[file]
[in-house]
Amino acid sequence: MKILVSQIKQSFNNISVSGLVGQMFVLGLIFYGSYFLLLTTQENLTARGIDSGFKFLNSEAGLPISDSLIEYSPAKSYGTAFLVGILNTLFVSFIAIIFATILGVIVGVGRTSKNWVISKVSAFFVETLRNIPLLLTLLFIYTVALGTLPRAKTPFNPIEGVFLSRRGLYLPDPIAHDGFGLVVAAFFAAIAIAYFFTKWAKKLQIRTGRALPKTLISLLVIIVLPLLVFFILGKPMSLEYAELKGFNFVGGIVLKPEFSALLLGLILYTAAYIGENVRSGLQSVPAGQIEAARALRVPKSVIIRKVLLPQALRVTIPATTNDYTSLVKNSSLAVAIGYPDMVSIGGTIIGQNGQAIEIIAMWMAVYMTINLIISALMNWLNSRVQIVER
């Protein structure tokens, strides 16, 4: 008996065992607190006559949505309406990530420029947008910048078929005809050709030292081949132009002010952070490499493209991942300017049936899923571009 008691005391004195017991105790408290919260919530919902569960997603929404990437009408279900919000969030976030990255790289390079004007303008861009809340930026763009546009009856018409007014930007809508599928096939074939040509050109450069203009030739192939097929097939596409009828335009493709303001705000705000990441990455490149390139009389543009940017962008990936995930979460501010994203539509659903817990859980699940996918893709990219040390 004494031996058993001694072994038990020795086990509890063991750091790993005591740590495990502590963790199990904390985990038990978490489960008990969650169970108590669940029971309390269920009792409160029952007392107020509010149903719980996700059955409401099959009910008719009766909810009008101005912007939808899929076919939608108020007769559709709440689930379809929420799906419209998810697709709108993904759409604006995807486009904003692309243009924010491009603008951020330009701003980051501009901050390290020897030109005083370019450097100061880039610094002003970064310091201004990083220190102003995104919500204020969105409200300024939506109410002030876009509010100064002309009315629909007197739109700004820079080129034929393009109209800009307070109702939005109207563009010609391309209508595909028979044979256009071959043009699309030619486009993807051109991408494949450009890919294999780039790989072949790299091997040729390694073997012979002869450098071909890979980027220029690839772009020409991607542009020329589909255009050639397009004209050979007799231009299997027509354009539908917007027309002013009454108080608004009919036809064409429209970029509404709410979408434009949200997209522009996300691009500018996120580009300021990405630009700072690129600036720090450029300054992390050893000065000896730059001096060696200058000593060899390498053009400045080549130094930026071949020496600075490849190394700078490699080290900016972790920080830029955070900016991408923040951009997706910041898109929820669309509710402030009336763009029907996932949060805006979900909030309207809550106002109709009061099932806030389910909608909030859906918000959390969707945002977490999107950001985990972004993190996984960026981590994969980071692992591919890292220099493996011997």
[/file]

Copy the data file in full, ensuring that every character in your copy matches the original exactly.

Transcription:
[in-house]
Amino acid sequence: MKILVSQIKQSFNNISVSGLVGQMFVLGLIFYGSYFLLLTTQENLTARGIDSGFKFLNSEAGLPISDSLIEYSPAKSYGTAFLVGILNTLFVSFIAIIFATILGVIVGVGRTSKNWVISKVSAFFVETLRNIPLLLTLLFIYTVALGTLPRAKTPFNPIEGVFLSRRGLYLPDPIAHDGFGLVVAAFFAAIAIAYFFTKWAKKLQIRTGRALPKTLISLLVIIVLPLLVFFILGKPMSLEYAELKGFNFVGGIVLKPEFSALLLGLILYTAAYIGENVRSGLQSVPAGQIEAARALRVPKSVIIRKVLLPQALRVTIPATTNDYTSLVKNSSLAVAIGYPDMVSIGGTIIGQNGQAIEIIAMWMAVYMTINLIISALMNWLNSRVQIVER
């Protein structure tokens, strides 16, 4: 008996065992607190006559949505309406990530420029947008910048078929005809050709030292081949132009002010952070490499493209991942300017049936899923571009 008691005391004195017991105790408290919260919530919902569960997603929404990437009408279900919000969030976030990255790289390079004007303008861009809340930026763009546009009856018409007014930007809508599928096939074939040509050109450069203009030739192939097929097939596409009828335009493709303001705000705000990441990455490149390139009389543009940017962008990936995930979460501010994203539509659903817990859980699940996918893709990219040390 004494031996058993001694072994038990020795086990509890063991750091790993005591740590495990502590963790199990904390985990038990978490489960008990969650169970108590669940029971309390269920009792409160029952007392107020509010149903719980996700059955409401099959009910008719009766909810009008101005912007939808899929076919939608108020007769559709709440689930379809929420799906419209998810697709709108993904759409604006995807486009904003692309243009924010491009603008951020330009701003980051501009901050390290020897030109005083370019450097100061880039610094002003970064310091201004990083220190102003995104919500204020969105409200300024939506109410002030876009509010100064002309009315629909007197739109700004820079080129034929393009109209800009307070109702939005109207563009010609391309209508595909028979044979256009071959043009699309030619486009993807051109991408494949450009890919294999780039790989072949790299091997040729390694073997012979002869450098071909890979980027220029690839772009020409991607542009020329589909255009050639397009004209050979007799231009299997027509354009539908917007027309002013009454108080608004009919036809064409429209970029509404709410979408434009949200997209522009996300691009500018996120580009300021990405630009700072690129600036720090450029300054992390050893000065000896730059001096060696200058000593060899390498053009400045080549130094930026071949020496600075490849190394700078490699080290900016972790920080830029955070900016991408923040951009997706910041898109929820669309509710402030009336763009029907996932949060805006979900909030309207809550106002109709009061099932806030389910909608909030859906918000959390969707945002977490999107950001985990972004993190996984960026981590994969980071692992591919890292220099493996011997």